The turbo-diesel CLS350 CDI has better in-town driving characteristics with its massive 620Nm from 1600rpm to 2400rpm. The naturally aspirated V6 needs more revs, but is very refined in the upper registers. Both get to 100km/h in a similar time of 6.1 to 6.2 seconds, with the tiniest performance victory going to the petrol V6. The diesel wins in fuel consumption – 16.4km/litre versus 14.7km/litre on the combined cycle.
The crowning glory of the new Mercedes-Benz CLS range is the CLS500 with the 4663cc V8 engine. It boasts 408bhp and 600Nm of torque, and unsurprisingly, delivers the best straight-line performance, hitting the 100km/h mark in about 5 seconds flat. This inevitably impacts on fuel consumption, but this remains decent at 11.1L/100km.
Fine-tuning of the direct-injection engines, coupled with the intelligent 7G-Tronic Plus automatic, allows fuel economy to co-exist with sporty performance. While the car is equipped with paddle-shift controls, the ’box is happiest in full auto mode, even when tackling sinuous mountain roads.
The new Mercedes-Benz CLS is about as large as one would want when taking to B-roads. Its new EPS (electric power steering) sets the standard for other manufacturers. The worm-gear arrangement creates huge torque assistance of 15kN to overcome the forces expected from a big car, such as the next S-Class. This is the first time it is used as a fuel-saving device in a luxury saloon, reducing 7g of CO2/km in the mixed-mode test.
On winding roads, the steering is more accurate than tactile, as is the German norm. Foibles are not evident in this CLS application, allowing it to carry the “best EPS” title – at least for now. The engineers decided there should be just one clearly optimised setting that reconciles the conflicting needs of directness and effort. The result is a passive variable-ratio system (rather like the one in Porsches), with a slower on-centre ratio that speeds up only when cranked over 90 degrees – just the way we prefer it.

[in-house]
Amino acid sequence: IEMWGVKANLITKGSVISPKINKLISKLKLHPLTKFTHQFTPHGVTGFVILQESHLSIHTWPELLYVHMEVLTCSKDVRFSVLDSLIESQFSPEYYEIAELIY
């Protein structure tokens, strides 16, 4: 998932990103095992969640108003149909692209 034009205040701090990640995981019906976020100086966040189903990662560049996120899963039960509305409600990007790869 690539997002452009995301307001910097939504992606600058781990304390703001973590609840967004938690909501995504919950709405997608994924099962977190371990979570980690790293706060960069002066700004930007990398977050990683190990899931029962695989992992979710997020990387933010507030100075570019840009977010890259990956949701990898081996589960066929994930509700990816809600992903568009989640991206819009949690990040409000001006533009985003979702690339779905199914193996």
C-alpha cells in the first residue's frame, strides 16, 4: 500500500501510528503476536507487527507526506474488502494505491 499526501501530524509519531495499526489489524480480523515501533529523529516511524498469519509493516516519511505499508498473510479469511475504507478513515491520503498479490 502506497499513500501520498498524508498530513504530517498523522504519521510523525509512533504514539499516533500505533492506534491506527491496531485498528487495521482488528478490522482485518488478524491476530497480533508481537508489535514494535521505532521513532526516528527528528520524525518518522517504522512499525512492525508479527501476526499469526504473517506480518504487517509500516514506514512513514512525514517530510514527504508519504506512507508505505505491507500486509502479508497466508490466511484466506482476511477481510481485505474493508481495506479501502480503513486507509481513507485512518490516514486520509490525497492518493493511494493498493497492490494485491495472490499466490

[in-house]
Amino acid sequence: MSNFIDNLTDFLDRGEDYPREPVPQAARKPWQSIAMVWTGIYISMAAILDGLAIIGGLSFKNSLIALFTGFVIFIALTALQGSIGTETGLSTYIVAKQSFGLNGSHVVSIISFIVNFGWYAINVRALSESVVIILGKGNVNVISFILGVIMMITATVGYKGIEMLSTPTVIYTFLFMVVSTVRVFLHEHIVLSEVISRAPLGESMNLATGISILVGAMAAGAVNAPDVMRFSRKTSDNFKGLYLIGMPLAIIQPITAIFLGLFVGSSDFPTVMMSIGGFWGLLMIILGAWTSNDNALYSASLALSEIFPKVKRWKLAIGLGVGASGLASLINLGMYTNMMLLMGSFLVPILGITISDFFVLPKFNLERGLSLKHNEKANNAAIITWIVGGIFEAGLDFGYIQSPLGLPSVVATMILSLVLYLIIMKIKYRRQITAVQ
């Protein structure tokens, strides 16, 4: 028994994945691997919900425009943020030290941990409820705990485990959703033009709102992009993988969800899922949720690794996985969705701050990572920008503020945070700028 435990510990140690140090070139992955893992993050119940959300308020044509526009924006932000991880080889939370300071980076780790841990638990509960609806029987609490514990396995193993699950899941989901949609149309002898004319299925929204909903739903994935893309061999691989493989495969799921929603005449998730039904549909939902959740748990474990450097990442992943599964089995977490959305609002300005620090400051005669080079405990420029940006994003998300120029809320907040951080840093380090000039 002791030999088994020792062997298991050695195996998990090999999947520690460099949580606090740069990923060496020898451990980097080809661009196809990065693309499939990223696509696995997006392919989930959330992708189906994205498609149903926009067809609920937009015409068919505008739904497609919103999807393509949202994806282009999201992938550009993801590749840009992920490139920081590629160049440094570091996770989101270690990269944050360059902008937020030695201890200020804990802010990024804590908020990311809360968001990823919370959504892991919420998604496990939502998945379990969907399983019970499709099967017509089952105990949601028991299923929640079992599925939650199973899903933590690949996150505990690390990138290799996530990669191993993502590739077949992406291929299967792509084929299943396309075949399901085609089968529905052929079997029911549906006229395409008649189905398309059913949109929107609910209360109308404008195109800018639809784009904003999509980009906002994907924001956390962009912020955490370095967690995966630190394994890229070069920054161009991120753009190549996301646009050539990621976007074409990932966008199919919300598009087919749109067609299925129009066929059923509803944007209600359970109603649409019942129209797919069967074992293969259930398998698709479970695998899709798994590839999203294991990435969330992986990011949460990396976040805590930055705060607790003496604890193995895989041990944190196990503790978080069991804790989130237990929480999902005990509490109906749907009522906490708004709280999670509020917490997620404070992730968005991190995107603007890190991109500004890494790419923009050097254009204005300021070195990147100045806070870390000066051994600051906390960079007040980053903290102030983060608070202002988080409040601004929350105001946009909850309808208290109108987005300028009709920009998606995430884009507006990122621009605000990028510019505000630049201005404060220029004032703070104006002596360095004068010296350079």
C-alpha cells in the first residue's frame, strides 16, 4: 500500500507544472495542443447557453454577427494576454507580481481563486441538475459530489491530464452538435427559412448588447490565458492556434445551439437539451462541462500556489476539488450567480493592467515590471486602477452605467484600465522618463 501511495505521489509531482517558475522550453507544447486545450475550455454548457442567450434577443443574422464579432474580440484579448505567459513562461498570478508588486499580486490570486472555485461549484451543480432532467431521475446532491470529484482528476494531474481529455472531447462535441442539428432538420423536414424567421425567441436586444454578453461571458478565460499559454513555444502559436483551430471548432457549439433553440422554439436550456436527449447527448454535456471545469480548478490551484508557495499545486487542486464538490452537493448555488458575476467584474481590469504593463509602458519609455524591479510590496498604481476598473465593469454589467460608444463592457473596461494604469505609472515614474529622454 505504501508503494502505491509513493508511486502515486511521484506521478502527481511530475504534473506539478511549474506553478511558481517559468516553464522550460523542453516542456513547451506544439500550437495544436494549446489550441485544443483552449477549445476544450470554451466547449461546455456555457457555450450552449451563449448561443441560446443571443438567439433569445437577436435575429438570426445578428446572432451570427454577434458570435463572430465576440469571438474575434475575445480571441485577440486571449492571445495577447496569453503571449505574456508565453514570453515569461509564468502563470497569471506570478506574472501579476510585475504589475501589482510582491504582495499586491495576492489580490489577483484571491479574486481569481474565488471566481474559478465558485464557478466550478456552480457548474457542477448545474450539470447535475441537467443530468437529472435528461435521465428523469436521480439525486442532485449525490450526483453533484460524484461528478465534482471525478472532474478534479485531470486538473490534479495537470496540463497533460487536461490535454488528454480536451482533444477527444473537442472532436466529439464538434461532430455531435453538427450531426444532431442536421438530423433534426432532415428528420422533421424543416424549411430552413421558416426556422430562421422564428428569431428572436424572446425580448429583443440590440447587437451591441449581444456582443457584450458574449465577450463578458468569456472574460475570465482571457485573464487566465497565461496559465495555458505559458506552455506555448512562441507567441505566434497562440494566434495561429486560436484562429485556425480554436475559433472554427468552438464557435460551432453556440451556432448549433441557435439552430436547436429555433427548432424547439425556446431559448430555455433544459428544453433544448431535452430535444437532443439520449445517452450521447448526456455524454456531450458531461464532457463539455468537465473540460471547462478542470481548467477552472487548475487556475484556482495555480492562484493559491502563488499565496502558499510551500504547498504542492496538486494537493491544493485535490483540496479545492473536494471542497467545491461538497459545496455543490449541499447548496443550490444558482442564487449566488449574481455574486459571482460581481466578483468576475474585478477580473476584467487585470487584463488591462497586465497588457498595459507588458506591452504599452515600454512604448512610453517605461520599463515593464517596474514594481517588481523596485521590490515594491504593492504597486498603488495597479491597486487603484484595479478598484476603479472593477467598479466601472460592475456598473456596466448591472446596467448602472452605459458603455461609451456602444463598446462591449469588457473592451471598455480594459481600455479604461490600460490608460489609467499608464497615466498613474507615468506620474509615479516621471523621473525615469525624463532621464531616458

Performance in the CLS350 is adequate, but the engine needs to be revved to deliver. Not that this is any hardship thanks to its refinement.Some 370Nm of torque appears when the revs hit 3500rpm, compared to the 620Nm coughed up by the CDI unit at just 1600rpm.
While straight-line performance differs, every model offers consistent handling. The Mercedes-Benz CLS handles excellently for a car that tips the scales at nearly 1.8 tonnes. It flows through the corners, and the rears track the fronts satisfyingly, making the driver feel like a hero. The new Pirelli P Zero tyres take some credit, but kudos to the suspension team for developing a comfortable set-up. A good option, perhaps, would be Airmatic suspension.
The sports seats are a tad gimmicky with their active side bolsters, but they offer considerable support and comfort if you disarm the active function and use the bolsters normally. Rear accommodation has also been improved over the previous Mercedes-Benz CLS, with both headroom and shoulder space now better than before.
The new Mercedes-Benz CLS is one mighty desirable saloon, with hardly any drawbacks, except for the pricing (somewhere between the E-Class and S-Class). The car’s excellent handling makes the prospect of the Mercedes-Benz AMG CLS63 an exciting one indeed. But even the base version, the Mercedes-Benz CLS350, does just about everything well, surpassing expectations in its dynamics, especially with the optional air suspension.
At the end of the day, this is a brilliant follow-up on an epoch-making car.
Mercedes-Benz CLS350 3.5 (A)
ENGINE 3498cc, 24-valves, V6
MAX POWER 306bhp at 6500rpm
MAX TORQUE 370Nm at 3500-5250rpm
GEARBOX 7-speed automatic with manual select
0-100KM/H 6.2 seconds
TOP SPEED 250km/h
CONSUMPTION 14.7km/L (combined)
PRICE INCL. COE (AS OF NOVEMBER 2010) To be advised; car arrives 2011 Q3